In country with world’s lowest fertility rate, doubts creep in about wisdom of ‘no-kids zones’

For a country with the world’s lowest fertility rate – one that has spent hundreds of billions of dollars trying to encourage women to have more babies – the idea of barring children from places like cafes and restaurants might seem a little counterproductive.

But in South Korea, “no-kids zones” have become remarkably popular in recent years. Hundreds have sprung up across the country, aimed largely at ensuring disturbance-free environments for the grown-ups.

There are nearly 80 such zones on the holiday island of Jeju alone, according to a local think tank, and more than four hundred in the rest of the country, according to activist groups.

Doubts, though, are beginning to creep in about the wisdom of restricting children from so many places, fueled by concerns over the country’s growing demographic problems.

In addition to the world’s lowest birthrate, South Korea has one of the world’s fastest aging populations. That has left it with a problem familiar to graying nations across the world, namely: how to fund the pension and health care needs of a growing pool of retirees on the tax income generated by a slowly vanishing pool of workers.

And South Korea’s problem is more acute than most.

Last year, its fertility rate dropped to a record low of 0.78 – not even half the 2.1 needed for a stable population and far below even that of Japan (1.3), currently the world’s grayest nation. (And even further below the United States, which at 1.6 faces aging problems of its own).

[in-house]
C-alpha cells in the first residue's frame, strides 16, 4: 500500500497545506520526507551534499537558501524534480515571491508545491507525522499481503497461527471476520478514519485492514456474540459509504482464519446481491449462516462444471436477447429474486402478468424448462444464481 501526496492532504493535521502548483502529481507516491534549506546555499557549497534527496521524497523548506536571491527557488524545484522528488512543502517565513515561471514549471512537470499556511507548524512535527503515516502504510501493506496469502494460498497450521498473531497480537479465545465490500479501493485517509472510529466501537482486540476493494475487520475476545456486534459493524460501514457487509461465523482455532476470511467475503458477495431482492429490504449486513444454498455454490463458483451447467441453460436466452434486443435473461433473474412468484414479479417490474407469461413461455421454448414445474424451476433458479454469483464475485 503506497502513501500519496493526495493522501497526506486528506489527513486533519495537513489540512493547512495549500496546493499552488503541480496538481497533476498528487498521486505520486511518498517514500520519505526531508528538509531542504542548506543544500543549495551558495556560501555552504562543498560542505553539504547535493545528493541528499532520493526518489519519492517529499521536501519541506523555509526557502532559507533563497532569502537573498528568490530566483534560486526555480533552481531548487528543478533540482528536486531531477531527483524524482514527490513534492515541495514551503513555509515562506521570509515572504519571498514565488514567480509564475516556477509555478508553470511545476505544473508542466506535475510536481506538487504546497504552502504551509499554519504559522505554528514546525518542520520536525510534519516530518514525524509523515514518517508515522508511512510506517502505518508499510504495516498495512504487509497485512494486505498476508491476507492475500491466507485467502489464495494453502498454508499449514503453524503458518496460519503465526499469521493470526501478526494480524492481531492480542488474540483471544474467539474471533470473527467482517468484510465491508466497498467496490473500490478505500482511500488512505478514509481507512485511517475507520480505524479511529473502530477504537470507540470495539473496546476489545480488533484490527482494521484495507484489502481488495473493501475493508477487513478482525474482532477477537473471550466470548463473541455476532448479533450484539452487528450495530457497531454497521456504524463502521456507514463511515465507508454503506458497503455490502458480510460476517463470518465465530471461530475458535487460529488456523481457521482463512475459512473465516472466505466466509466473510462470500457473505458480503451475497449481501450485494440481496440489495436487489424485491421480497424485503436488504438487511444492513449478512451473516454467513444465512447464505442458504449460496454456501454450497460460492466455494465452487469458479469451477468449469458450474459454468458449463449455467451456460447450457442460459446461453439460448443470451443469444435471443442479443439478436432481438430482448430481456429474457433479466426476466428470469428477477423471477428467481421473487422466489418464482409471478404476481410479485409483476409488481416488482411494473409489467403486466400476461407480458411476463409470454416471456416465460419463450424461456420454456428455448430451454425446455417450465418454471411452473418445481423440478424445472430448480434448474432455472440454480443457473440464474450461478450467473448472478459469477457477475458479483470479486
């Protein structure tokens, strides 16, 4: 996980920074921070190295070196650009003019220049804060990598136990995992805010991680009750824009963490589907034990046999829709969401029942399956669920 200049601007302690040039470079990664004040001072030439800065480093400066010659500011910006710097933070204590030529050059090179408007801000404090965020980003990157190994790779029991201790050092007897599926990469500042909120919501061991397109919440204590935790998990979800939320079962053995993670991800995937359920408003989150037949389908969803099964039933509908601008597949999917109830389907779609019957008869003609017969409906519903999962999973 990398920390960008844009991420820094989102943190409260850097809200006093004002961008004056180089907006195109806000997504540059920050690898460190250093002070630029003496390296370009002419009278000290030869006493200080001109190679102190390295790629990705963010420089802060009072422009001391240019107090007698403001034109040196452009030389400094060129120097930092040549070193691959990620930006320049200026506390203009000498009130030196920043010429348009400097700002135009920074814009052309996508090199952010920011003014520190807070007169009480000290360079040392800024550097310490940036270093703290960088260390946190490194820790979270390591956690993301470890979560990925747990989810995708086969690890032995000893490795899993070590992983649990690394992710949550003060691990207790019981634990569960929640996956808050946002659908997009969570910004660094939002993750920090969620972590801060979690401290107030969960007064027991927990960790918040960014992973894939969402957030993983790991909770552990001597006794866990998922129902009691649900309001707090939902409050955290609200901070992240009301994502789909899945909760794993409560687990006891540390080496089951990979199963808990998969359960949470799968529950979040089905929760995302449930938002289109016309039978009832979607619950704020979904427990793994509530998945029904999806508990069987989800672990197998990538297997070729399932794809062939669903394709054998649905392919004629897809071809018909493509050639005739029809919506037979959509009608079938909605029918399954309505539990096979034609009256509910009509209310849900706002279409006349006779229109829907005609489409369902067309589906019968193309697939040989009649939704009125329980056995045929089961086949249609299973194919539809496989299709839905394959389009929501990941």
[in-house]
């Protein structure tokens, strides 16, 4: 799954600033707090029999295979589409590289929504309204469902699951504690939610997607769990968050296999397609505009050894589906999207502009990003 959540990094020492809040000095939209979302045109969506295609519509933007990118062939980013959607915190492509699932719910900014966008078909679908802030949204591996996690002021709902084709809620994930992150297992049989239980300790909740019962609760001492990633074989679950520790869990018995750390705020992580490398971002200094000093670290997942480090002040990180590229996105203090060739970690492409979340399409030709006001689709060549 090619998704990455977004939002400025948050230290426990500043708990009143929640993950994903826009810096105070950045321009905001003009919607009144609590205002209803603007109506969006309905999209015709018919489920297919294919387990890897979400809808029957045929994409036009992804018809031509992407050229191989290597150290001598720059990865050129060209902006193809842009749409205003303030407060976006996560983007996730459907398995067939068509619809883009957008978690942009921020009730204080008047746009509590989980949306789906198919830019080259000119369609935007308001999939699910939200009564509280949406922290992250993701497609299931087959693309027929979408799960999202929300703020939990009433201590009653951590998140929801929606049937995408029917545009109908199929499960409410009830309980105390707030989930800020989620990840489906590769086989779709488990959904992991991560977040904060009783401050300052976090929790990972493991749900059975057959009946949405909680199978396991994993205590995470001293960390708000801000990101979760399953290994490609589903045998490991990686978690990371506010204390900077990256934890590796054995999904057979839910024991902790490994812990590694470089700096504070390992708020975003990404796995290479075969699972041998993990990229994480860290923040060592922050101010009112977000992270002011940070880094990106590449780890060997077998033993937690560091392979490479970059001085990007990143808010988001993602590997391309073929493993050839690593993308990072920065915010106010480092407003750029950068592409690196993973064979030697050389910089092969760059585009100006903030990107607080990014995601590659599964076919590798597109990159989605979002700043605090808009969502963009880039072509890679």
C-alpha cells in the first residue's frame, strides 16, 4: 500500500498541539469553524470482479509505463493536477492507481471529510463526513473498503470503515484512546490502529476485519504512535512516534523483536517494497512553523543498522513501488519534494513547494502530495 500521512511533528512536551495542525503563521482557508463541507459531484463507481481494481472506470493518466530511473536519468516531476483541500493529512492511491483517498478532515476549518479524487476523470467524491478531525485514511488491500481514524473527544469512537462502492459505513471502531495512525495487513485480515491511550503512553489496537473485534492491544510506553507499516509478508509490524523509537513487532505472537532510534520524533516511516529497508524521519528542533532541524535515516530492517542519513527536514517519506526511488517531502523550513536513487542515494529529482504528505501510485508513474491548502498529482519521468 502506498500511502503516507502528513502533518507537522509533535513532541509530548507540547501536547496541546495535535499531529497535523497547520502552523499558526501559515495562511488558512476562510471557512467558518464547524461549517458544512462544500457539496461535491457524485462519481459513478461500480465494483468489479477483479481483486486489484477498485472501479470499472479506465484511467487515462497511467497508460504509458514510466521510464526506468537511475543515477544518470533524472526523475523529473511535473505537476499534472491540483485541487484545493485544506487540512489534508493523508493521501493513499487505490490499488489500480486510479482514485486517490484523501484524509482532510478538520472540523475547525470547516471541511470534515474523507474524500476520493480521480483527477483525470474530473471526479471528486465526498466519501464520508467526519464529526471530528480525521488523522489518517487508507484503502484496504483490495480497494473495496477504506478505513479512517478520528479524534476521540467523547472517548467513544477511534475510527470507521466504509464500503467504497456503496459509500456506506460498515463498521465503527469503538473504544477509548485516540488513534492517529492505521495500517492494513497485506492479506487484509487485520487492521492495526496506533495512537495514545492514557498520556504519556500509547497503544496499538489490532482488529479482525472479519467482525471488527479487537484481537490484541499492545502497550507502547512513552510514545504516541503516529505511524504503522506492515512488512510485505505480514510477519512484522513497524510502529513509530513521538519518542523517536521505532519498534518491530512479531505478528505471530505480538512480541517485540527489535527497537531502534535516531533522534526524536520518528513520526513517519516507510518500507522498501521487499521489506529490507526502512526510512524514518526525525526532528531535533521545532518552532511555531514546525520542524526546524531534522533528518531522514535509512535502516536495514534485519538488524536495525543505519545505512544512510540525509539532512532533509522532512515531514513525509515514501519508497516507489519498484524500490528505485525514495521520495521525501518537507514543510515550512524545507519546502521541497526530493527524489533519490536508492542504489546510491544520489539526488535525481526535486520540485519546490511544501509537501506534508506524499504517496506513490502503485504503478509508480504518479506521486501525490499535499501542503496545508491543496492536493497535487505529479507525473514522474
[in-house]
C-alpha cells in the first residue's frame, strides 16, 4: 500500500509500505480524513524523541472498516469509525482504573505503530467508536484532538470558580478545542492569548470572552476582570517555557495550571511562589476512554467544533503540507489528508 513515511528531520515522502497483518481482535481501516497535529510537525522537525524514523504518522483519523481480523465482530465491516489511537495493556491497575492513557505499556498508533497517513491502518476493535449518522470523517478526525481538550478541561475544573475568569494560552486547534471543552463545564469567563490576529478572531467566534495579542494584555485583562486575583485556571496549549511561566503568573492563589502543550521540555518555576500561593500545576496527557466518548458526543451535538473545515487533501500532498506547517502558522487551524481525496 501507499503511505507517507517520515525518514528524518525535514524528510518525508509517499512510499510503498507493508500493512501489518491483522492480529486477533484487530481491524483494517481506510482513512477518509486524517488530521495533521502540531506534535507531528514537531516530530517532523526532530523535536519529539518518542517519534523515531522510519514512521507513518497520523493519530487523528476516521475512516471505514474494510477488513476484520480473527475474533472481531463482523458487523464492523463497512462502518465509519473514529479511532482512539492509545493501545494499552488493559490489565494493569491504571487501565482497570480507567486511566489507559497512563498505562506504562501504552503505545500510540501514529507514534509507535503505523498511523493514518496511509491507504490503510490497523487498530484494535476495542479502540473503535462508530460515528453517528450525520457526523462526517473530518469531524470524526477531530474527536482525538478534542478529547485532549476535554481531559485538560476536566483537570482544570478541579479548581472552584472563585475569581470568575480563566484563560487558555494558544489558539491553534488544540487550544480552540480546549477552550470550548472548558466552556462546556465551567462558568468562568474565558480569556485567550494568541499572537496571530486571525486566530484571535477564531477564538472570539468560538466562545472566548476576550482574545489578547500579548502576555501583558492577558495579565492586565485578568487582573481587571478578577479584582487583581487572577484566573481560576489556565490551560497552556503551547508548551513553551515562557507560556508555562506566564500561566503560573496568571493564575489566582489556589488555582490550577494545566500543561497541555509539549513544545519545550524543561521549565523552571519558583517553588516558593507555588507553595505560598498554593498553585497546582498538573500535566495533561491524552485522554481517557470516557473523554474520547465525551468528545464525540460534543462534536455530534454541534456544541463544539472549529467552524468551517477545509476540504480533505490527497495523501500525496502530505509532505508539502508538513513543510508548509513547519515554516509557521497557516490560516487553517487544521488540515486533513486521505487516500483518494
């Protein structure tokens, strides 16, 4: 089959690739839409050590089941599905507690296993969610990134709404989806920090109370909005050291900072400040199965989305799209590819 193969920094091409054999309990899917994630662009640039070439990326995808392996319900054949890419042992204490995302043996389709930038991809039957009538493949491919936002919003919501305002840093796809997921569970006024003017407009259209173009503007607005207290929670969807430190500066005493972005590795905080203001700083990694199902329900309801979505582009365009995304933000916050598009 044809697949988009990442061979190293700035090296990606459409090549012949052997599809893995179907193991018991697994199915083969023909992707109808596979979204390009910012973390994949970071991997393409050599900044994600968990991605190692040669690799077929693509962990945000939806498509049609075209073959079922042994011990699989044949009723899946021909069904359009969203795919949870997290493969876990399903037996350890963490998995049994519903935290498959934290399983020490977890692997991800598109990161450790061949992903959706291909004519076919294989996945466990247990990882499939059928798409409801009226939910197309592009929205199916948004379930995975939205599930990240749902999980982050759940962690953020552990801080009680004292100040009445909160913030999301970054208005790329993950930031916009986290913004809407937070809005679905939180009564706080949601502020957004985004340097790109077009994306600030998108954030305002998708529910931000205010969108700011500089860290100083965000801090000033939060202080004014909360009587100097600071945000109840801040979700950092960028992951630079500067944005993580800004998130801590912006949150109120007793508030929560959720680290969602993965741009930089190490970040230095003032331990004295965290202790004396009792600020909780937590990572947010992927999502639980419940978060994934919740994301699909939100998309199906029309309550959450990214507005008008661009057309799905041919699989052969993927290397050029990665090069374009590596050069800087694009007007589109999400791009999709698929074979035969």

With young South Koreans already facing pressure on multiple fronts – from sky-high real estate costs and long working weeks to rising economic anxiety – critics of the zones say the last thing the country needs is yet one more thing to make them think twice about starting a family.

The government, they point out, should know this better than anyone. After all, it’s spent more than $200 billion over the past 16 years trying to encourage more people to have children. Critics suggest that, rather than throwing more money at the problem, it needs to work on changing society’s attitudes towards the young.

‘Society must be reborn’

With polls suggesting a majority of South Koreans support no-kids zones, shifting those mindsets won’t be easy. But there are signs opinions may be shifting.

In recent weeks, a pushback against the zones has gained momentum thanks to Yong Hye-in, a mother and a lawmaker for the Basic Income Party who, in a show of defiance to mark Children’s Day, took her 2-year-old son to a meeting of the National Assembly – where babies are not usually allowed.

“Everyday life with children is not easy,” she told the assembled lawmakers in an impassioned speech, during which she was pictured both cuddling her son and letting him wander around the podium. “Our society must be reborn into one where children are included.”

That speech gained media coverage across the world, but it is not the only sign attitudes may slowly be changing.

Jeju island – a tourist hotspot off the southern tip of the Korean peninsula – recently debated the country’s first-ever bill aimed at making such zones illegal (though if passed it would apply only to the island).

The move by its provincial council comes amid growing concerns that the age limits imposed by many guesthouses and campsites on the tourism-dependent island may be damaging its reputation for hospitality.

As Bonnie Tilland, a university lecturer who specializes in South Korean culture, puts it: “Families with children who travel to Jeju on holiday are disgruntled if they drive to a scenic café only to be told that their children are not allowed.”

Other critics say the problem goes deeper than lost business opportunities. Some see no-kids zones as an unjustifiable act of age discrimination that runs contrary to the Korean constitution.